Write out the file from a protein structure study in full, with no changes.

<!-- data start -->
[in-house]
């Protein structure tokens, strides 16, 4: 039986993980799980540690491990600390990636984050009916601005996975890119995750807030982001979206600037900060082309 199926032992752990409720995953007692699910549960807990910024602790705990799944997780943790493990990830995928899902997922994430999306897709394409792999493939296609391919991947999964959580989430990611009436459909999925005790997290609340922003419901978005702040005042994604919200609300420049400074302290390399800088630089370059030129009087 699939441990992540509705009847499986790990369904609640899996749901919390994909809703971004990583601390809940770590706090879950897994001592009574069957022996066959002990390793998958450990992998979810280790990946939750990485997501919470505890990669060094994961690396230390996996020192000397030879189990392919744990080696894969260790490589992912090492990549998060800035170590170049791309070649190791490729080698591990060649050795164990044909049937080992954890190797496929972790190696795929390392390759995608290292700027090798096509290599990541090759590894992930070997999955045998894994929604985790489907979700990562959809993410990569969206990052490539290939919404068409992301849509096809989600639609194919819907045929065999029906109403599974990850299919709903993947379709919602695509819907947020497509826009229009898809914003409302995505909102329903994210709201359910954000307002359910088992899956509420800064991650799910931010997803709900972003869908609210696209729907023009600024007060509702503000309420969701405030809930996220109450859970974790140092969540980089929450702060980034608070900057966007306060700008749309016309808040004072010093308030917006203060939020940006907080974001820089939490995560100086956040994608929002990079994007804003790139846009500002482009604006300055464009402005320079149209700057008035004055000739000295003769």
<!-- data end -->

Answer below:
[in-house]
């Protein structure tokens, strides 16, 4: 039986993980799980540690491990600390990636984050009916601005996975890119995750807030982001979206600037900060082309 199926032992752990409720995953007692699910549960807990910024602790705990799944997780943790493990990830995928899902997922994430999306897709394409792999493939296609391919991947999964959580989430990611009436459909999925005790997290609340922003419901978005702040005042994604919200609300420049400074302290390399800088630089370059030129009087 699939441990992540509705009847499986790990369904609640899996749901919390994909809703971004990583601390809940770590706090879950897994001592009574069957022996066959002990390793998958450990992998979810280790990946939750990485997501919470505890990669060094994961690396230390996996020192000397030879189990392919744990080696894969260790490589992912090492990549998060800035170590170049791309070649190791490729080698591990060649050795164990044909049937080992954890190797496929972790190696795929390392390759995608290292700027090798096509290599990541090759590894992930070997999955045998894994929604985790489907979700990562959809993410990569969206990052490539290939919404068409992301849509096809989600639609194919819907045929065999029906109403599974990850299919709903993947379709919602695509819907947020497509826009229009898809914003409302995505909102329903994210709201359910954000307002359910088992899956509420800064991650799910931010997803709900972003869908609210696209729907023009600024007060509702503000309420969701405030809930996220109450859970974790140092969540980089929450702060980034608070900057966007306060700008749309016309808040004072010093308030917006203060939020940006907080974001820089939490995560100086956040994608929002990079994007804003790139846009500002482009604006300055464009402005320079149209700057008035004055000739000295003769």